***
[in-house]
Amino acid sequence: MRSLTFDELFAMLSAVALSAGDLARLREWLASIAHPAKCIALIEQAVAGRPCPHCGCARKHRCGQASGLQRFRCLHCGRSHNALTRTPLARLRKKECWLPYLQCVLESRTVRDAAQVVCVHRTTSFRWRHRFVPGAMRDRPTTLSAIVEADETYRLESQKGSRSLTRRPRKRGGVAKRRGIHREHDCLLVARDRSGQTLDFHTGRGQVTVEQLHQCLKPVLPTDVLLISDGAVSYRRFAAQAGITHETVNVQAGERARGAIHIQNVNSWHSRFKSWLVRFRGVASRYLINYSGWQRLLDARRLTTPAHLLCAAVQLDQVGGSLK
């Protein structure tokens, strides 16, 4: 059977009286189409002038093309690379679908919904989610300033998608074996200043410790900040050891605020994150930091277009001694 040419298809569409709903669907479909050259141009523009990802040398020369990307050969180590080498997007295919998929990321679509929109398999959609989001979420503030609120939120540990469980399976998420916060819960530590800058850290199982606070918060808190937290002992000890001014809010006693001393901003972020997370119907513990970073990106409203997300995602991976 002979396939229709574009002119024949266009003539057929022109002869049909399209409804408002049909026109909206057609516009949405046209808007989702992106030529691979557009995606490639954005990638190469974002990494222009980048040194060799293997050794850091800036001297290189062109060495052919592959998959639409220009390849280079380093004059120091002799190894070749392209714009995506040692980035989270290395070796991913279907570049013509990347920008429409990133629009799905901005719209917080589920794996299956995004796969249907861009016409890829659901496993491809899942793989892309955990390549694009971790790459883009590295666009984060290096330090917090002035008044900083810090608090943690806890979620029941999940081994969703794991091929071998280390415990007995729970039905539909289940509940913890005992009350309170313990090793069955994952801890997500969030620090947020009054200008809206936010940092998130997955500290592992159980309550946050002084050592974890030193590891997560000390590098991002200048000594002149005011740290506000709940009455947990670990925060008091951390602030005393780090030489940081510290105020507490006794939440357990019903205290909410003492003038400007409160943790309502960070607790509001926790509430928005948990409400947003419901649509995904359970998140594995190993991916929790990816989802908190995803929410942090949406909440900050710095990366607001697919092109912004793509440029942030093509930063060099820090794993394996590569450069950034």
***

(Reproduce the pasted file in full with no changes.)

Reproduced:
[in-house]
Amino acid sequence: MRSLTFDELFAMLSAVALSAGDLARLREWLASIAHPAKCIALIEQAVAGRPCPHCGCARKHRCGQASGLQRFRCLHCGRSHNALTRTPLARLRKKECWLPYLQCVLESRTVRDAAQVVCVHRTTSFRWRHRFVPGAMRDRPTTLSAIVEADETYRLESQKGSRSLTRRPRKRGGVAKRRGIHREHDCLLVARDRSGQTLDFHTGRGQVTVEQLHQCLKPVLPTDVLLISDGAVSYRRFAAQAGITHETVNVQAGERARGAIHIQNVNSWHSRFKSWLVRFRGVASRYLINYSGWQRLLDARRLTTPAHLLCAAVQLDQVGGSLK
């Protein structure tokens, strides 16, 4: 059977009286189409002038093309690379679908919904989610300033998608074996200043410790900040050891605020994150930091277009001694 040419298809569409709903669907479909050259141009523009990802040398020369990307050969180590080498997007295919998929990321679509929109398999959609989001979420503030609120939120540990469980399976998420916060819960530590800058850290199982606070918060808190937290002992000890001014809010006693001393901003972020997370119907513990970073990106409203997300995602991976 002979396939229709574009002119024949266009003539057929022109002869049909399209409804408002049909026109909206057609516009949405046209808007989702992106030529691979557009995606490639954005990638190469974002990494222009980048040194060799293997050794850091800036001297290189062109060495052919592959998959639409220009390849280079380093004059120091002799190894070749392209714009995506040692980035989270290395070796991913279907570049013509990347920008429409990133629009799905901005719209917080589920794996299956995004796969249907861009016409890829659901496993491809899942793989892309955990390549694009971790790459883009590295666009984060290096330090917090002035008044900083810090608090943690806890979620029941999940081994969703794991091929071998280390415990007995729970039905539909289940509940913890005992009350309170313990090793069955994952801890997500969030620090947020009054200008809206936010940092998130997955500290592992159980309550946050002084050592974890030193590891997560000390590098991002200048000594002149005011740290506000709940009455947990670990925060008091951390602030005393780090030489940081510290105020507490006794939440357990019903205290909410003492003038400007409160943790309502960070607790509001926790509430928005948990409400947003419901649509995904359970998140594995190993991916929790990816989802908190995803929410942090949406909440900050710095990366607001697919092109912004793509440029942030093509930063060099820090794993394996590569450069950034």